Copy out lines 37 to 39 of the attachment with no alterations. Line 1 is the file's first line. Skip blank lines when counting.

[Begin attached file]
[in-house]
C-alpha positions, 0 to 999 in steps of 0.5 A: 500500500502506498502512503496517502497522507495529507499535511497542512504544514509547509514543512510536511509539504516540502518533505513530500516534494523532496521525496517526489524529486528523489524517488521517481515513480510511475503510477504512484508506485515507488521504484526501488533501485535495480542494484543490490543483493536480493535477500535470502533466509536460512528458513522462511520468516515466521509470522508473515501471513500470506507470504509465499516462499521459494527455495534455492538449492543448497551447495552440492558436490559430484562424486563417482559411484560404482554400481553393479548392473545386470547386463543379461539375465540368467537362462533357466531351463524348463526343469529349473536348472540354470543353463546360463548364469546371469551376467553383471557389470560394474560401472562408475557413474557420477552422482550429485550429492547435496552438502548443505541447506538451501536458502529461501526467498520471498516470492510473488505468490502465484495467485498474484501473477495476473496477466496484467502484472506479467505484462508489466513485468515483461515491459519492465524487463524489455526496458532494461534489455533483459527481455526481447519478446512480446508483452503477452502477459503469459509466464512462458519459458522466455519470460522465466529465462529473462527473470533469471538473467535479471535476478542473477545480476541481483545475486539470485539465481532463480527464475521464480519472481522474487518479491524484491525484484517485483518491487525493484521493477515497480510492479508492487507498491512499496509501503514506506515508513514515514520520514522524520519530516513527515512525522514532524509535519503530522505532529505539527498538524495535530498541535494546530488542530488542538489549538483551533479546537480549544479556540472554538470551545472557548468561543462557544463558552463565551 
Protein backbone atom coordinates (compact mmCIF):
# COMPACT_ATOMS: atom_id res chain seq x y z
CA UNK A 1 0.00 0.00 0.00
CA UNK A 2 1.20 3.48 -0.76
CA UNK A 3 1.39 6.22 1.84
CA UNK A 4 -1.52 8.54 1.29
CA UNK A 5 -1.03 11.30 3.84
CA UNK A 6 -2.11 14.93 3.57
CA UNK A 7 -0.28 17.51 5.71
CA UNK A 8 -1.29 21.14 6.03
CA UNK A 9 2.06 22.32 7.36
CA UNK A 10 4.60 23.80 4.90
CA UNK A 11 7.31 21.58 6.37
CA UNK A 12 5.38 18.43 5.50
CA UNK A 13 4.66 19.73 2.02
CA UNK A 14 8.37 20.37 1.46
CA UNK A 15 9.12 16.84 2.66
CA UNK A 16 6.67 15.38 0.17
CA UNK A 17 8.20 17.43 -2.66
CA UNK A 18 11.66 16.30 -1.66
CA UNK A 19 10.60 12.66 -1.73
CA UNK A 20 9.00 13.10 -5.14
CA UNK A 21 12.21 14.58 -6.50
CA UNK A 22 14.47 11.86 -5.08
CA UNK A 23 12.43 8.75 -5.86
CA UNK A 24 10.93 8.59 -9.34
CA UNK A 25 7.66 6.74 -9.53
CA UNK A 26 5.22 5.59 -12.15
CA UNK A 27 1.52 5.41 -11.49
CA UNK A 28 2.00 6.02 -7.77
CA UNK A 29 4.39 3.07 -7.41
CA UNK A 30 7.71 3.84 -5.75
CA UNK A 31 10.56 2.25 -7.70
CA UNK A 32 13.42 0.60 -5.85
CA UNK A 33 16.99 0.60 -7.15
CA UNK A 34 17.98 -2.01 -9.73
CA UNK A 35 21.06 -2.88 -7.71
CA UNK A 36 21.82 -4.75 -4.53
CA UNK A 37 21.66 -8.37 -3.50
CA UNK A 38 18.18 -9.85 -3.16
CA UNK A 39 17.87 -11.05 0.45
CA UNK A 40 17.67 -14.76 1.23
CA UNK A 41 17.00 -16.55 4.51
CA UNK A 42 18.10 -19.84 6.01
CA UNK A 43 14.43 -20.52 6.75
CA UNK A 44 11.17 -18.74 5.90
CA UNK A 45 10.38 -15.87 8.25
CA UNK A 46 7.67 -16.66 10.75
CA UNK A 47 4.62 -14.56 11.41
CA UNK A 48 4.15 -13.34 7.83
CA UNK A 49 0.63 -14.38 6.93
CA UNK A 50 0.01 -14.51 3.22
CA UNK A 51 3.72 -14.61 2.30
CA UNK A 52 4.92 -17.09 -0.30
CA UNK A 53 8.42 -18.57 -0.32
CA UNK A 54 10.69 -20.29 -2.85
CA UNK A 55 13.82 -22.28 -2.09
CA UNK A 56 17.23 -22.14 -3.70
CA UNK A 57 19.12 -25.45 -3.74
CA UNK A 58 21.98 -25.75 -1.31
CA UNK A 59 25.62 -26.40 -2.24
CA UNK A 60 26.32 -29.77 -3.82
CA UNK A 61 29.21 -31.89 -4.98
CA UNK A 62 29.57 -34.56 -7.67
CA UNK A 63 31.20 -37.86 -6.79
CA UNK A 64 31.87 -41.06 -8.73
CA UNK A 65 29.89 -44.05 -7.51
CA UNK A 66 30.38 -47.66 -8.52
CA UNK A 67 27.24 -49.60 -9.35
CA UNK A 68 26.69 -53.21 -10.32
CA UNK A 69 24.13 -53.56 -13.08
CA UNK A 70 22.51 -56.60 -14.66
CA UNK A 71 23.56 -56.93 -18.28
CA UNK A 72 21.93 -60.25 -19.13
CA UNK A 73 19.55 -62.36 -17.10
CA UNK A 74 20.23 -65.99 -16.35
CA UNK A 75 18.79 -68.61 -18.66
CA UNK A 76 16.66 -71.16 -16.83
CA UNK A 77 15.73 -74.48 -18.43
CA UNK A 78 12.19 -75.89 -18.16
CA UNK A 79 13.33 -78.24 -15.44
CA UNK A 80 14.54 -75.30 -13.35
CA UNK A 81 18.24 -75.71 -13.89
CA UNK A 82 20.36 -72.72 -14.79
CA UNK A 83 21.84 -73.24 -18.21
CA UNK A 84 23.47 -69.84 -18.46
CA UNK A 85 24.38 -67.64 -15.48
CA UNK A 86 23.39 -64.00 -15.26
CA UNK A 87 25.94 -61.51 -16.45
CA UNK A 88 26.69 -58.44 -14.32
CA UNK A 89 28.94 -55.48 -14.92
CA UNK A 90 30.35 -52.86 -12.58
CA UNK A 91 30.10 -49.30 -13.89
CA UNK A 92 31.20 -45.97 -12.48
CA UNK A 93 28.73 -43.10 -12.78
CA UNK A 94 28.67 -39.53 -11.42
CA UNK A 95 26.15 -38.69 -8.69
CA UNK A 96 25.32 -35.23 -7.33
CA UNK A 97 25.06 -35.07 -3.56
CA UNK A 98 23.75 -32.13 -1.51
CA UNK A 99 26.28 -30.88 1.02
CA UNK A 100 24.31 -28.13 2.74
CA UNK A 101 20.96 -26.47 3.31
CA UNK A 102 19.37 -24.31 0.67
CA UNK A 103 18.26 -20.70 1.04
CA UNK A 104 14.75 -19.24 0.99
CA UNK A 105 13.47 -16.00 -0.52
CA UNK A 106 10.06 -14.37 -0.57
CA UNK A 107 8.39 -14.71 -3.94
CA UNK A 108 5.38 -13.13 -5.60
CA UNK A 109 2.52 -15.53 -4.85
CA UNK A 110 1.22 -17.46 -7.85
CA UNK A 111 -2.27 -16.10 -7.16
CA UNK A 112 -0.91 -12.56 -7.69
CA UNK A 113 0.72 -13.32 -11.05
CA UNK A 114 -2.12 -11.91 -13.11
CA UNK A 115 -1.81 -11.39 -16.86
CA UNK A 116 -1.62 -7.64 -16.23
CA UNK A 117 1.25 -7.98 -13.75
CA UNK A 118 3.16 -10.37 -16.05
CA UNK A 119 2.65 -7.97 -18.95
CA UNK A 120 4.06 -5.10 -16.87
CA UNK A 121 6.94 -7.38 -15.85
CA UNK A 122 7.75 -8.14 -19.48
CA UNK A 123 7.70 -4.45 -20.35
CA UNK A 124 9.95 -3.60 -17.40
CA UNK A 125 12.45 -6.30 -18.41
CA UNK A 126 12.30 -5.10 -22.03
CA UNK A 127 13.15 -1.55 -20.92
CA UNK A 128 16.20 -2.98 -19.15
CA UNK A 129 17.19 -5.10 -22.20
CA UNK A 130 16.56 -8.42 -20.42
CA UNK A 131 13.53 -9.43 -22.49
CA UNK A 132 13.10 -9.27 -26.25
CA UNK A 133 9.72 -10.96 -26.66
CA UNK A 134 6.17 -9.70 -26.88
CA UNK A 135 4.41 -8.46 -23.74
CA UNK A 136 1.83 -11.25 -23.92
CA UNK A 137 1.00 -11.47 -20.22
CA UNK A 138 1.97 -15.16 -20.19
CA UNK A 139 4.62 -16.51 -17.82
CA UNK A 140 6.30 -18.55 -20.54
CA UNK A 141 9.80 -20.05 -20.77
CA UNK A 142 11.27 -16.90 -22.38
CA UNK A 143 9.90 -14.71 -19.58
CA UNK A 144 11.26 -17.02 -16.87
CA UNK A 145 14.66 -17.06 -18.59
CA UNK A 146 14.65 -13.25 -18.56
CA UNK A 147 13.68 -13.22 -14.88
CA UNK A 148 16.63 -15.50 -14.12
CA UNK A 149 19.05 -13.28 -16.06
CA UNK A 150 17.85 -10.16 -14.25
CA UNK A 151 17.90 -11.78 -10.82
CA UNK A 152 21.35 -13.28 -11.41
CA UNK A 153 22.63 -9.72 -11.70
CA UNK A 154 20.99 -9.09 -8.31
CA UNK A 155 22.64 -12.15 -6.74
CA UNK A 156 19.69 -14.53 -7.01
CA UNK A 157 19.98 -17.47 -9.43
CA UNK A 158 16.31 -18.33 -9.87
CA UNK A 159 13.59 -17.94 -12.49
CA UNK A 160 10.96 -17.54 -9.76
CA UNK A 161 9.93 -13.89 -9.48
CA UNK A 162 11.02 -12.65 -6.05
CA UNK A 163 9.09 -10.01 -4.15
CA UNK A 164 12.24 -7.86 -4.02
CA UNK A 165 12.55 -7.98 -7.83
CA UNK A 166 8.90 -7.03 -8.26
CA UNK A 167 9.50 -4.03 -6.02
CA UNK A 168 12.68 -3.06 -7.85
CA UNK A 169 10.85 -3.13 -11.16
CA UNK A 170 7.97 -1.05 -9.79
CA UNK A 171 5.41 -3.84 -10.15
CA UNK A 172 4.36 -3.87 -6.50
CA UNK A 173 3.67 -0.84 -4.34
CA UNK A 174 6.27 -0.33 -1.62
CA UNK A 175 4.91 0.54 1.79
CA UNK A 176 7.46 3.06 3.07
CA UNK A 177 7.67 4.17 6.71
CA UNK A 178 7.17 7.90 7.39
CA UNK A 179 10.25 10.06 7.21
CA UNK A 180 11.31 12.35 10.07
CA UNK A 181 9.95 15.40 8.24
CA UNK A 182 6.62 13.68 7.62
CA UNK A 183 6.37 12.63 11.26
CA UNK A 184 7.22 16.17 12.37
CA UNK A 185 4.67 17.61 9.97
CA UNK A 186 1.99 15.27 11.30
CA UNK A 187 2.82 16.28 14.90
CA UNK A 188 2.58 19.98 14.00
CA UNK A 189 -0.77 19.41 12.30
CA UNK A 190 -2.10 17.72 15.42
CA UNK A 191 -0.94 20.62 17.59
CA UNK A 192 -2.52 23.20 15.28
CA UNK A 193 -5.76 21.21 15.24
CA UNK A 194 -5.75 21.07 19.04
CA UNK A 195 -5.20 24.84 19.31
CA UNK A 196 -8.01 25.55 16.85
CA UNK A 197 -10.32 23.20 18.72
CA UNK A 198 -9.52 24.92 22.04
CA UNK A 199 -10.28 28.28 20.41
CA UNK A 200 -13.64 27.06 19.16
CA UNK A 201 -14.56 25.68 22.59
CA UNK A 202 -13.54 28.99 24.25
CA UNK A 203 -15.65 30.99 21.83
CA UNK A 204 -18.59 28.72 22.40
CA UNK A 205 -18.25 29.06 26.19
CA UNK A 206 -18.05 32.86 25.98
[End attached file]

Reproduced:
CA UNK A 33 16.99 0.60 -7.15
CA UNK A 34 17.98 -2.01 -9.73
CA UNK A 35 21.06 -2.88 -7.71